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Posts Tagged ‘hank green

Video source

This is a quote I pulled from Hank Green’s video above.

Here’s the thing about having strong opinions and no expertise: You always get to pretend that you’re right.

In the past I have avoided being called an expert in e-learning. I recall being introduced an an event as one and I took the opportunity to say that 1) I am still learning by craft, and 2) you might consider me an expert only if I have made the most mistakes and learnt from them.

But Green’s quote reminds me why some experts need to remind people what value they offer. Experts will get some things right and other things wrong. But in both cases, they will likely have a disciplined method of arriving at the right conclusion or correcting the error. A non-expert is likely to only have opinion built on nothing or based on stubbornness.

How many experts in e-learning and online learning were consulted before modern school systems resorted to emergency remote teaching? Not many or any. That might be understandable given how urgent the moves were made.

But how many of the same experts will be consulted for future school and IHL closures? If the answer is the same, then that is unforgivable given how we will likely have the time and space to design and implement change.

As I watched the video below, I thought about the importance of being precise and nuanced.

Video source

Hank Green was upset that news pundits and headlines were blindly declaring that the Amazon rainforest was burning, i.e., natural wild fires. He made the point that many of the fires this year were started by people to clear the land — the forest was being burnt.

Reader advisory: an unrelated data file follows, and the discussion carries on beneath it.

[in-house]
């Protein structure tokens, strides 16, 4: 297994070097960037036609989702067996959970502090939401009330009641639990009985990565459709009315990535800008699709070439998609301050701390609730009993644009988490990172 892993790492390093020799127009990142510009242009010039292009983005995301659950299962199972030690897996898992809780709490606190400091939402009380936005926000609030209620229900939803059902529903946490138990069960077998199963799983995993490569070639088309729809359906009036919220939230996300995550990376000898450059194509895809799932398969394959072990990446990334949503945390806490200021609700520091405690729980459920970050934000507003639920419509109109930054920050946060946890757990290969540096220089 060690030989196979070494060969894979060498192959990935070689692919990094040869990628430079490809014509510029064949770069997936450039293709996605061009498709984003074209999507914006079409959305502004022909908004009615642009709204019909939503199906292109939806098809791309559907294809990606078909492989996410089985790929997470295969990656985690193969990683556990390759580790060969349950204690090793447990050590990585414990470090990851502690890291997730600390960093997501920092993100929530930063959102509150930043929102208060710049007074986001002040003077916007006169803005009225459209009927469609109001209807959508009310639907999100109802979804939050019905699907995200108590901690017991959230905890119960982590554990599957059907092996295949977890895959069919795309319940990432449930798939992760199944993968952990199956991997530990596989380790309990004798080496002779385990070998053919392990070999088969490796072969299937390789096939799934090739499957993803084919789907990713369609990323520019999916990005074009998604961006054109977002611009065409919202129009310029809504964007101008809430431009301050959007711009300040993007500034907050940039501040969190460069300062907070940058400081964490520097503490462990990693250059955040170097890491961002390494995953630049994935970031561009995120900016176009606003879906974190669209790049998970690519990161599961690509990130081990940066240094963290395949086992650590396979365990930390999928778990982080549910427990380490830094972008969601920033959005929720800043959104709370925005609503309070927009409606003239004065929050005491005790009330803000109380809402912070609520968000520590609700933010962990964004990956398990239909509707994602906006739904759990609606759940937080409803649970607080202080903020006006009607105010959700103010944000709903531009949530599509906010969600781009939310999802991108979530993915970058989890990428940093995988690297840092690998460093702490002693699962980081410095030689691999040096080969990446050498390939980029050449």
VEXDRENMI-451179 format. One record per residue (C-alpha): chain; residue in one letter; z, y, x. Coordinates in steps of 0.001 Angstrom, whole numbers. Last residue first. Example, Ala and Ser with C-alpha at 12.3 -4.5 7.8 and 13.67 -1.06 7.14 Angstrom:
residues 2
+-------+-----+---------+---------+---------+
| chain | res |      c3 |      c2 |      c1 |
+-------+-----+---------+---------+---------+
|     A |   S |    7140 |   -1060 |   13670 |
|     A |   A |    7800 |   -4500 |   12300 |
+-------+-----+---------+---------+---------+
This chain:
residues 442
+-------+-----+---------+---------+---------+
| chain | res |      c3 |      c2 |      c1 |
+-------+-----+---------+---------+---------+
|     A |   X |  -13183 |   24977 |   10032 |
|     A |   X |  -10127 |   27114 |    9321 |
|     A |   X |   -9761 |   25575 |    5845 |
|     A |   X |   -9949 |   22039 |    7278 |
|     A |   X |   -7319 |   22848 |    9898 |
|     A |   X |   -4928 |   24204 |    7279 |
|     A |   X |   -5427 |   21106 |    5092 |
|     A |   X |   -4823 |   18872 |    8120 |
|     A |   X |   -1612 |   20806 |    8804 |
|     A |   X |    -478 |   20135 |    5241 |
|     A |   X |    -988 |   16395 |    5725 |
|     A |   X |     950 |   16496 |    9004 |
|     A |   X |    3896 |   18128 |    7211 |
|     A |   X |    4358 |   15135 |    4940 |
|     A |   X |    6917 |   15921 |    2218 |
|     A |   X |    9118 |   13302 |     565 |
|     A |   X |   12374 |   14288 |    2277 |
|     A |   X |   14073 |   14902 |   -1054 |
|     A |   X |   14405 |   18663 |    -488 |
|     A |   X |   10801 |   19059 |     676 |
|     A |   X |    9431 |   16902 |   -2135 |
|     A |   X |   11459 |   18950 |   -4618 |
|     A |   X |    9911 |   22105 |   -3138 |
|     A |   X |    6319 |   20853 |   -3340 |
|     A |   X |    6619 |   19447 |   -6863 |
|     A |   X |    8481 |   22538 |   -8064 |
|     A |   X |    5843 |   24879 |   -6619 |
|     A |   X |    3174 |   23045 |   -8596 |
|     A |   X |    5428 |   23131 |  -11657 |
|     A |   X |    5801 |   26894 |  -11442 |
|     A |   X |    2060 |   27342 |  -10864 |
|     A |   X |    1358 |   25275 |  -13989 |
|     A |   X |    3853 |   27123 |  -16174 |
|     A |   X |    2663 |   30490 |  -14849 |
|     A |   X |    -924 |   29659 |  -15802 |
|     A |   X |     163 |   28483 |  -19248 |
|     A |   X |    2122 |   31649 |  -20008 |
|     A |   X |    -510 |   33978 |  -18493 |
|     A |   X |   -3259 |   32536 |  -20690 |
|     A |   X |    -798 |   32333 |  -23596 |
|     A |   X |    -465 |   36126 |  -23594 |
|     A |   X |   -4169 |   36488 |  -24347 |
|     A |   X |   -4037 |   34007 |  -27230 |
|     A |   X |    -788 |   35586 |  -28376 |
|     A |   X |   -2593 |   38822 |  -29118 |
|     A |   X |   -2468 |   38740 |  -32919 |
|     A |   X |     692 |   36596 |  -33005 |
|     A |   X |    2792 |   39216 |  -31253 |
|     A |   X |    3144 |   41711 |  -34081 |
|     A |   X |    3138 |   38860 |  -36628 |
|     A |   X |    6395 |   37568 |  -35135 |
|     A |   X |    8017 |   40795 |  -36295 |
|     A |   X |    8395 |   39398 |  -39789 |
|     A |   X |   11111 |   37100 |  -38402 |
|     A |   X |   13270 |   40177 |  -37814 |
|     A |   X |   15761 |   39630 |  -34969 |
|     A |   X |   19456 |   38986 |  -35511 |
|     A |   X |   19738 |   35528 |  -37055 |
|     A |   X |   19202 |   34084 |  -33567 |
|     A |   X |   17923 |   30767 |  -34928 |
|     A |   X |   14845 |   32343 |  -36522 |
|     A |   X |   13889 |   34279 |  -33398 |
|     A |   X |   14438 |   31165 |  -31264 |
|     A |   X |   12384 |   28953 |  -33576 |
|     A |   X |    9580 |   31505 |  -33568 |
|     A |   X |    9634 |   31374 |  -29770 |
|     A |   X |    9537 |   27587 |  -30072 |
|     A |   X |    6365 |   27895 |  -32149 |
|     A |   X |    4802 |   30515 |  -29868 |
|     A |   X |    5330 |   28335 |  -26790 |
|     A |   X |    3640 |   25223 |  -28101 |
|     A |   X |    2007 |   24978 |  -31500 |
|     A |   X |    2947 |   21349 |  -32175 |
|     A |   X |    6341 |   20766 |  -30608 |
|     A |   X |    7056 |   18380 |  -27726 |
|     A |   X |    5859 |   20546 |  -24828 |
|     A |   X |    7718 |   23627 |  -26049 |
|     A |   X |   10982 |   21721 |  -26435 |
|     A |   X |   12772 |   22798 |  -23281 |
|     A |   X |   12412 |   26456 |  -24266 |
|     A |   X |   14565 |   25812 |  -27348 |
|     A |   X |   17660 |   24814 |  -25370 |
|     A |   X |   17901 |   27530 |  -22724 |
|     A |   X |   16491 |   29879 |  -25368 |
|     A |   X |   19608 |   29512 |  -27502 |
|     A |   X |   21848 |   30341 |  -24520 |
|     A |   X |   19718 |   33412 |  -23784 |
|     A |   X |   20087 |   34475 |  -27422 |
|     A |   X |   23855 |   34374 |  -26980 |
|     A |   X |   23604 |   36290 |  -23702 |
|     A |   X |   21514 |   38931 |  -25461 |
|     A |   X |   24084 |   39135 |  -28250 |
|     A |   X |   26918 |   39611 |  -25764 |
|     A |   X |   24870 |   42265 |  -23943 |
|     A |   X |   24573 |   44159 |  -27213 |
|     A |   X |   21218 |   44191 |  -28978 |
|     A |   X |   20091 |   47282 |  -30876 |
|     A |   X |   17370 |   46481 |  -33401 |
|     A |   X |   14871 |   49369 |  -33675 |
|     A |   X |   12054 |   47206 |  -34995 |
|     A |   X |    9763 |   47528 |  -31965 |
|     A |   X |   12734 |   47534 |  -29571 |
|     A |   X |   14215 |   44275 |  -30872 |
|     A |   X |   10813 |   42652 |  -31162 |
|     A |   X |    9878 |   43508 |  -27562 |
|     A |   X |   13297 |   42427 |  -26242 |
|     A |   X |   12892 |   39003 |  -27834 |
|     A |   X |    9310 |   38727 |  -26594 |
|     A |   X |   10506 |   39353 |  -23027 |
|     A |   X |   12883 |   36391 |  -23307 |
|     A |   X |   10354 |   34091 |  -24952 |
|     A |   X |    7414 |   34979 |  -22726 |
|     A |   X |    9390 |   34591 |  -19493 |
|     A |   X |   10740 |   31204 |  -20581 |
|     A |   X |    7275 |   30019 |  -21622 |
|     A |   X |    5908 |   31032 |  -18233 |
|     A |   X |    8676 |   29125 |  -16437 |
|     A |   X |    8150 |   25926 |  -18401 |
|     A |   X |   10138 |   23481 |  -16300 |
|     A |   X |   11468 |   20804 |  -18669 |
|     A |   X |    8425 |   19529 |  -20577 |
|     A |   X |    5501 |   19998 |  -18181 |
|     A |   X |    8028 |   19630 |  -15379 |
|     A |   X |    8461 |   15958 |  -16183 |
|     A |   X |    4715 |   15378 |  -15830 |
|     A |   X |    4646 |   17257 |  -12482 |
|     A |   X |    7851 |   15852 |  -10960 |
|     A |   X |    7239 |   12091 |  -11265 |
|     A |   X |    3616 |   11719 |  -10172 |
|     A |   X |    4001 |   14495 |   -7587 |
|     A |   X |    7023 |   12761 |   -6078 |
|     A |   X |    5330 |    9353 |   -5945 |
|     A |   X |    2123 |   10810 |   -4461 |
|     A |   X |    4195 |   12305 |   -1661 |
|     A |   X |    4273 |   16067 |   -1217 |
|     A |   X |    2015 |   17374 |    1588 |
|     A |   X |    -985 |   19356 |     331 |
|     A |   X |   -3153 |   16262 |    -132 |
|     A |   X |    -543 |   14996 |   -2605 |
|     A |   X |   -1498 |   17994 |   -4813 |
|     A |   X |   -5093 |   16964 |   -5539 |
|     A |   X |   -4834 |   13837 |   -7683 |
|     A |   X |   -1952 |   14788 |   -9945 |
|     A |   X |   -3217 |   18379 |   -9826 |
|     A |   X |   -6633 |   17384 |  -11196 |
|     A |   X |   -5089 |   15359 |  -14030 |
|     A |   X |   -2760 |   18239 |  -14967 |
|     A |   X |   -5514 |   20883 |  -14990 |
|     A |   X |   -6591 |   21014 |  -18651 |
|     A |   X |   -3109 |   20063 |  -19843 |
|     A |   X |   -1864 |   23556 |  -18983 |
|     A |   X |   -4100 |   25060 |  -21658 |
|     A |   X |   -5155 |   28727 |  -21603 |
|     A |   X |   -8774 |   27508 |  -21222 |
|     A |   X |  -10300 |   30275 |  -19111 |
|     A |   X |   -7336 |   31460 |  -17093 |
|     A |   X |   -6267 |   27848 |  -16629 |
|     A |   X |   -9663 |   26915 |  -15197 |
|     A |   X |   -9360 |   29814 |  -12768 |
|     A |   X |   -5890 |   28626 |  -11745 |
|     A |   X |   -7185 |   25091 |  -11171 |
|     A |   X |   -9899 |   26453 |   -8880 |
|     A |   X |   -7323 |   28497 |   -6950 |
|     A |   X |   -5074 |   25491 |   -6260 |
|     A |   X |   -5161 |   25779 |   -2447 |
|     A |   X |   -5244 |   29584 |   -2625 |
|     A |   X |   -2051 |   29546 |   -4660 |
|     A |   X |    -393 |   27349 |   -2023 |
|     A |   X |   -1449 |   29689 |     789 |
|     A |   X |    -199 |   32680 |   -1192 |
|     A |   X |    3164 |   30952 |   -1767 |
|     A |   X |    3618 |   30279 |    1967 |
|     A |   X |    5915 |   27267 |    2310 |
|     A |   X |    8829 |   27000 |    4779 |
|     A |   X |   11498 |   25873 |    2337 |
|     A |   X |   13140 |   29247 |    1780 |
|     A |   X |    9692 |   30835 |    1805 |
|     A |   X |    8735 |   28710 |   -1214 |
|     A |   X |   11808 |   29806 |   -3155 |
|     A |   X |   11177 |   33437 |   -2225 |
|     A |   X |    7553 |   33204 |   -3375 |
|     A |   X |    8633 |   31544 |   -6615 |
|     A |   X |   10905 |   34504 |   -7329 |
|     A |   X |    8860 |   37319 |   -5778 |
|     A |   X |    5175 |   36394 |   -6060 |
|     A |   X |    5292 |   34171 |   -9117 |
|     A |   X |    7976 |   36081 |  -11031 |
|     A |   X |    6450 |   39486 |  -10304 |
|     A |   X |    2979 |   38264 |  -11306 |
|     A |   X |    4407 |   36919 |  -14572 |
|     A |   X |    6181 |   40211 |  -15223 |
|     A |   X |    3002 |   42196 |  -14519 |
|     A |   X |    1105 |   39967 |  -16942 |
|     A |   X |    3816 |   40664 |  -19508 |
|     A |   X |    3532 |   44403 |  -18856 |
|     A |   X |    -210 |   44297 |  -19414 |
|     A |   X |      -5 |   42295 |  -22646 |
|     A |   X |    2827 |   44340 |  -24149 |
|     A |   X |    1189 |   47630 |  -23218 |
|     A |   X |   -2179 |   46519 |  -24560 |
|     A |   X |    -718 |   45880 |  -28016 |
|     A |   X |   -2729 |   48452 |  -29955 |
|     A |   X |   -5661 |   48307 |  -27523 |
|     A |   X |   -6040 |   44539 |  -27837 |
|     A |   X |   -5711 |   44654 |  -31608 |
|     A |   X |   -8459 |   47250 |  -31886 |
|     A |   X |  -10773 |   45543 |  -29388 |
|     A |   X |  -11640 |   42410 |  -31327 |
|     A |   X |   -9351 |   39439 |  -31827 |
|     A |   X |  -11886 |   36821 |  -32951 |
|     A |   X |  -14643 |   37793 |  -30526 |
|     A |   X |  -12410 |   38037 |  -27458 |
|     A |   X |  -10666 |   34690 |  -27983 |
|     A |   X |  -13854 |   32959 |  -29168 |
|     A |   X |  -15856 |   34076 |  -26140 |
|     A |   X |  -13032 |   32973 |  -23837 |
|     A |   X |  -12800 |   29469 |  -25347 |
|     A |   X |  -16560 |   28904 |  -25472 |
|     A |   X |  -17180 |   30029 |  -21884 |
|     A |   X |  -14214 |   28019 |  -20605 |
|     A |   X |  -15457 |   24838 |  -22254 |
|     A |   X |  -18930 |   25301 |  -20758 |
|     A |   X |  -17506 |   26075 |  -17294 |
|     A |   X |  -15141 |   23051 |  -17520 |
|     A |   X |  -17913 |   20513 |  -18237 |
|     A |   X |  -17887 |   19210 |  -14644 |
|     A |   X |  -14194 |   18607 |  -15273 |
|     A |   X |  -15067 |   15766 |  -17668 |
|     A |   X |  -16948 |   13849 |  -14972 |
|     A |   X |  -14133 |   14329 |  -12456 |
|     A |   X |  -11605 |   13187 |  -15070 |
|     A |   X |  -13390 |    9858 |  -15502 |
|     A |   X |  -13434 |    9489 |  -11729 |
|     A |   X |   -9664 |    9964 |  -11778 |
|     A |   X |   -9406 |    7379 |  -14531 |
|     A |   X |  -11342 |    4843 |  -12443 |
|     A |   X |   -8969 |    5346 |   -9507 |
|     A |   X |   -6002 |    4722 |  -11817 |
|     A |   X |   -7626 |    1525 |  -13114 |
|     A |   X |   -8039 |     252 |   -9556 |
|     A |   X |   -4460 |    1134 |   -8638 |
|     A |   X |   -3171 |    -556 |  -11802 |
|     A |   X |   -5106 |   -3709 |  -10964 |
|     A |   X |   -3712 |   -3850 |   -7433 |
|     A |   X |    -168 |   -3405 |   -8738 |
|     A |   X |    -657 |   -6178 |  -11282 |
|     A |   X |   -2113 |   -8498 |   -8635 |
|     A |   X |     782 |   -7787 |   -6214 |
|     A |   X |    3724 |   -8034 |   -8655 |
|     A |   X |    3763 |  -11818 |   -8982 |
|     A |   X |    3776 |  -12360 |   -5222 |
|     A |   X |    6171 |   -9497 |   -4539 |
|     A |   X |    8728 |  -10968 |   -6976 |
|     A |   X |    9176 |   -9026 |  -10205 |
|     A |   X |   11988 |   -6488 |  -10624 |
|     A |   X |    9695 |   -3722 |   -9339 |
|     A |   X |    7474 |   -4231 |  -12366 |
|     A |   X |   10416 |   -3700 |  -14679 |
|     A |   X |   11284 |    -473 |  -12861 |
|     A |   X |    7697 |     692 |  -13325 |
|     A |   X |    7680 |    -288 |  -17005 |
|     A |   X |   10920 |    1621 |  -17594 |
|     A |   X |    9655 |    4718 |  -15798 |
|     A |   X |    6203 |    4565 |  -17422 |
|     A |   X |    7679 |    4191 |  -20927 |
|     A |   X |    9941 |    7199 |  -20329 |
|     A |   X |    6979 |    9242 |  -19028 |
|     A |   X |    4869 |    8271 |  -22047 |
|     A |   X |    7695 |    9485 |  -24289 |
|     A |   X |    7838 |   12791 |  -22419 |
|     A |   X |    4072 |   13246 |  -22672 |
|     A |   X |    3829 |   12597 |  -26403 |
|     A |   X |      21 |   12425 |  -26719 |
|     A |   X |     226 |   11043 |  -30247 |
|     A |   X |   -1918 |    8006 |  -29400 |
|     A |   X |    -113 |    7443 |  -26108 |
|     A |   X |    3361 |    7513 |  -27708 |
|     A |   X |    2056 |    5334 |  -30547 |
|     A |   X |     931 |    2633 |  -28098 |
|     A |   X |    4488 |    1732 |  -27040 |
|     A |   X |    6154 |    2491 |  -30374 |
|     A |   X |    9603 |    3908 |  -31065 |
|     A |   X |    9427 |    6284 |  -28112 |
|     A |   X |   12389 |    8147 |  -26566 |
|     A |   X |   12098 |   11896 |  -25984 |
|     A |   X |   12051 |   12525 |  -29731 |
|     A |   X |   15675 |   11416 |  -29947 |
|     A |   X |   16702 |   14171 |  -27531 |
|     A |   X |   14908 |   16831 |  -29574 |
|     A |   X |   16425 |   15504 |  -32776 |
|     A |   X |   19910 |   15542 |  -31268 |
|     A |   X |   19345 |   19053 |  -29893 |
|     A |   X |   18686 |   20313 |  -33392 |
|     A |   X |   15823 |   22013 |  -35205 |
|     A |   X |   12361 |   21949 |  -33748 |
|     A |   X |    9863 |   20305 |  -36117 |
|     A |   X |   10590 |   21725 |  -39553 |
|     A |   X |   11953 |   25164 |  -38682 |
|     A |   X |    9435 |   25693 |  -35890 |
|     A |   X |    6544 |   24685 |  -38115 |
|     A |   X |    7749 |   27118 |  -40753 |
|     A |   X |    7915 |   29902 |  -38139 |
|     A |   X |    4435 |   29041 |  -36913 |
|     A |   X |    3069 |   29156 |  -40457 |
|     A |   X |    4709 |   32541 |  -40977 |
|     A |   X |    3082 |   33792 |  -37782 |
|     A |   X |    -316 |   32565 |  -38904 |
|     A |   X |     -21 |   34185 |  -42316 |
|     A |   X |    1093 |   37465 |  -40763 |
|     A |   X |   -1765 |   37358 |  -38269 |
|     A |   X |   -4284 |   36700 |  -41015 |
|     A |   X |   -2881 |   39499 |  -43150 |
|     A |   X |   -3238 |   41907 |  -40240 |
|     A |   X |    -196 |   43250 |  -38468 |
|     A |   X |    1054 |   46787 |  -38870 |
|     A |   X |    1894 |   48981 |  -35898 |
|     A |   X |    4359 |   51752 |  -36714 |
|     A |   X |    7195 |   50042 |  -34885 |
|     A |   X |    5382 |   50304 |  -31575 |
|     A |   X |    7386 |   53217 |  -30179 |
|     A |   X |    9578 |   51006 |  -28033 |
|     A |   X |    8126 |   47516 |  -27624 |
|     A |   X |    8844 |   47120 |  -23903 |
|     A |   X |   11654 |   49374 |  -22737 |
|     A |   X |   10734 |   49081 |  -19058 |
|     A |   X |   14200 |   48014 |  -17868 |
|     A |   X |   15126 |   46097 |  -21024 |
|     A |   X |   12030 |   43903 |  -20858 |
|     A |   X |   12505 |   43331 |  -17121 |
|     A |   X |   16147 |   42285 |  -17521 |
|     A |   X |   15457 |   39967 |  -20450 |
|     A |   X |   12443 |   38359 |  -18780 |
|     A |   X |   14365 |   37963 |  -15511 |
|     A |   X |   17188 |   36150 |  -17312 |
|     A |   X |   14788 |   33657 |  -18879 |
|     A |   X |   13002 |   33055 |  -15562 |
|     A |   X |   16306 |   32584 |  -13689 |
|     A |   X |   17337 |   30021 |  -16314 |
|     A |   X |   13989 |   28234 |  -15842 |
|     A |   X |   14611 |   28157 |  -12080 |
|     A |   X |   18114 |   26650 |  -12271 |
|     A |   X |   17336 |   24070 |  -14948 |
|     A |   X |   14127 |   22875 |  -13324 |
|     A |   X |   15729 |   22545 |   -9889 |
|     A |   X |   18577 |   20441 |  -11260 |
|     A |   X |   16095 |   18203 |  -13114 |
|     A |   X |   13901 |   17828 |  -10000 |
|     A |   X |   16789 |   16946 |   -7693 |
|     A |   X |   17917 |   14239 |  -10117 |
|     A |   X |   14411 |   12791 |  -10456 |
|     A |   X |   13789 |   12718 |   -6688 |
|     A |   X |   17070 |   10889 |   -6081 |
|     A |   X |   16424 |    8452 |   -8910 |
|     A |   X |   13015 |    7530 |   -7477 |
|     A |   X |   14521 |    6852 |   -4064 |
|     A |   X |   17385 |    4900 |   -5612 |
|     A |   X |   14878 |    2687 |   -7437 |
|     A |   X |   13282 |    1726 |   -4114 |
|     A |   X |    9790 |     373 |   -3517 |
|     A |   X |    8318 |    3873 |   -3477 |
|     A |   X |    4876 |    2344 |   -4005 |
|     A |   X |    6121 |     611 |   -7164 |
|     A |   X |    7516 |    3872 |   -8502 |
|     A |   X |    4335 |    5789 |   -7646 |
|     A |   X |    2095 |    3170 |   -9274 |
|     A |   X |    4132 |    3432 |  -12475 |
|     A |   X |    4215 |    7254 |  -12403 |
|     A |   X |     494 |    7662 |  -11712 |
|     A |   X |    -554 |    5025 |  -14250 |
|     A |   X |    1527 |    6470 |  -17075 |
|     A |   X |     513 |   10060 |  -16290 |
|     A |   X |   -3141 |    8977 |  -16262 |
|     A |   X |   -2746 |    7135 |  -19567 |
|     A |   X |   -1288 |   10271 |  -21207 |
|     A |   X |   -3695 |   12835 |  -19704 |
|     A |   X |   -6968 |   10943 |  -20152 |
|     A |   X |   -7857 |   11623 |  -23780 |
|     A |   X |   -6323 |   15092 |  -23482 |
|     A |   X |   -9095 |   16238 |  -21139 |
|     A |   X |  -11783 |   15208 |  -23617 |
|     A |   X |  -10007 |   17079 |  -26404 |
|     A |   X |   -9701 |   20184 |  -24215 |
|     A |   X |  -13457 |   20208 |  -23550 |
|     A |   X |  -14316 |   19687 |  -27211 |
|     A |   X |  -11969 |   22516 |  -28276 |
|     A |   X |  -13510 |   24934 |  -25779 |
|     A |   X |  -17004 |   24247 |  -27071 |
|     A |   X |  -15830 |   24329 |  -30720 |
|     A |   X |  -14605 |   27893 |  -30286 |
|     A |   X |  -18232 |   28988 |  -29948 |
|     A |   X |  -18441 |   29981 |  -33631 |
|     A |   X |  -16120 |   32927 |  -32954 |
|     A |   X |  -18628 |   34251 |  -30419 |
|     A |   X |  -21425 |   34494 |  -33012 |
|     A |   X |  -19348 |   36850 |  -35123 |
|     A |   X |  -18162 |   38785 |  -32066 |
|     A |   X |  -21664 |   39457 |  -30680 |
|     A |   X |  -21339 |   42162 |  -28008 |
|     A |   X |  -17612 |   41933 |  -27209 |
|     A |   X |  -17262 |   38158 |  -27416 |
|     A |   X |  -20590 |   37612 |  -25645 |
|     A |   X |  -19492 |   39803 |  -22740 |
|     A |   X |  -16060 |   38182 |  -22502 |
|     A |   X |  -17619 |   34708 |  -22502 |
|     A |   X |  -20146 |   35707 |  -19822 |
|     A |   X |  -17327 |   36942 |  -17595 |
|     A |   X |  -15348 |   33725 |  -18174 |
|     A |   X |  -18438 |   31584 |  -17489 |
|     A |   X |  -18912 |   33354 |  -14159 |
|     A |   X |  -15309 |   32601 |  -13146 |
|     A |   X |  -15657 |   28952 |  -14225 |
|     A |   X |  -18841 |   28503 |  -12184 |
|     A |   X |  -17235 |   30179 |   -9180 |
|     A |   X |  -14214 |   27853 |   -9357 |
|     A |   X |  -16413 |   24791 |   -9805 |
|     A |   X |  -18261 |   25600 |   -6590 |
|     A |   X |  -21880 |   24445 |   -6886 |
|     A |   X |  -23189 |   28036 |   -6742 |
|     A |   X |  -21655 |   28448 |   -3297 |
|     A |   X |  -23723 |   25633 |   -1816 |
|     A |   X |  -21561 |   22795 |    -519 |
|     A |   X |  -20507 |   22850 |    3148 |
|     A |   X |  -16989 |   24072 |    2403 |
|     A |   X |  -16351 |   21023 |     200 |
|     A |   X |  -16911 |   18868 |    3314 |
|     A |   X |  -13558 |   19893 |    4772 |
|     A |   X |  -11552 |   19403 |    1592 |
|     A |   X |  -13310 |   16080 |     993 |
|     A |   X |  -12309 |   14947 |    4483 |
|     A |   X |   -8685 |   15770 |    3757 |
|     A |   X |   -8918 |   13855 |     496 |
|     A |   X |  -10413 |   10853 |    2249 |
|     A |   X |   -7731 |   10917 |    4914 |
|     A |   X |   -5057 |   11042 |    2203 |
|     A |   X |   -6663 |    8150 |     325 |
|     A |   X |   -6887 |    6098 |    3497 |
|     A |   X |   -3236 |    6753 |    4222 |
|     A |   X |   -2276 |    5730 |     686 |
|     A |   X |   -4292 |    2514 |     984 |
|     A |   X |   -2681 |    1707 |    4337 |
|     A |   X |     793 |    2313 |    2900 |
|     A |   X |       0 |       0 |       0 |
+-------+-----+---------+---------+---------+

For me, this was a good example of precision and nuance. It was not about nit-picking the use of burning vs being burnt. Anyone dismissive would point out that both had fires in common and that the immediate end result was the same.

However, Green’s point was that wild fires are natural, cyclical, and balanced. Man-made fires for the purpose of clearing forest were not. The processes are different — one is natural and the other is forced. The long-term results are different — one sees a natural recovery or evolution while the other sees damage.
Life is not black and white; there is some grey nuance to it. -- Pilou Asbaek
I try to be precise and more nuanced about why I do not like to merely engage my learners and why I prefer to empower them. I do not restrict myself to flipping a classroom; I choose to flip the learning. I do not simply use technology for teaching; I integrate it for learning.

The precision and nuance lie in this principle: I focus on the learner and learning, not just the teacher and teaching. This is a lot more difficult to do consistently, but it is also more rewarding in the long run.

Video source

In the video above, Hank Green described a science fiction novel published in 1911 about “personalised news”. A century later, we now have news feeds.

The difference is that the personalised news in the novel was defined by the subscriber. The current reality of news feeds is that they are dictated by computer algorithms.

Neither extreme is healthy. If you choose only what you want to consume, you create a bubble. If you let something else choose what you read, you lose control. The latter process is also not transparent.

In the Facebook-Cambridge Analytica world, you stop becoming the customer being served products; you become the source of data and the product to be sold to others.

In between the novel and current Facebook fiasco is another reality. It exists only among those who take control. For example, I decide what I read with RSS. I decide who to follow and learn from with Twitter. Both lead me to reliable sources of information and carefully curated alternative points of view.

If you don’t control the feed, the feed is controlling you.


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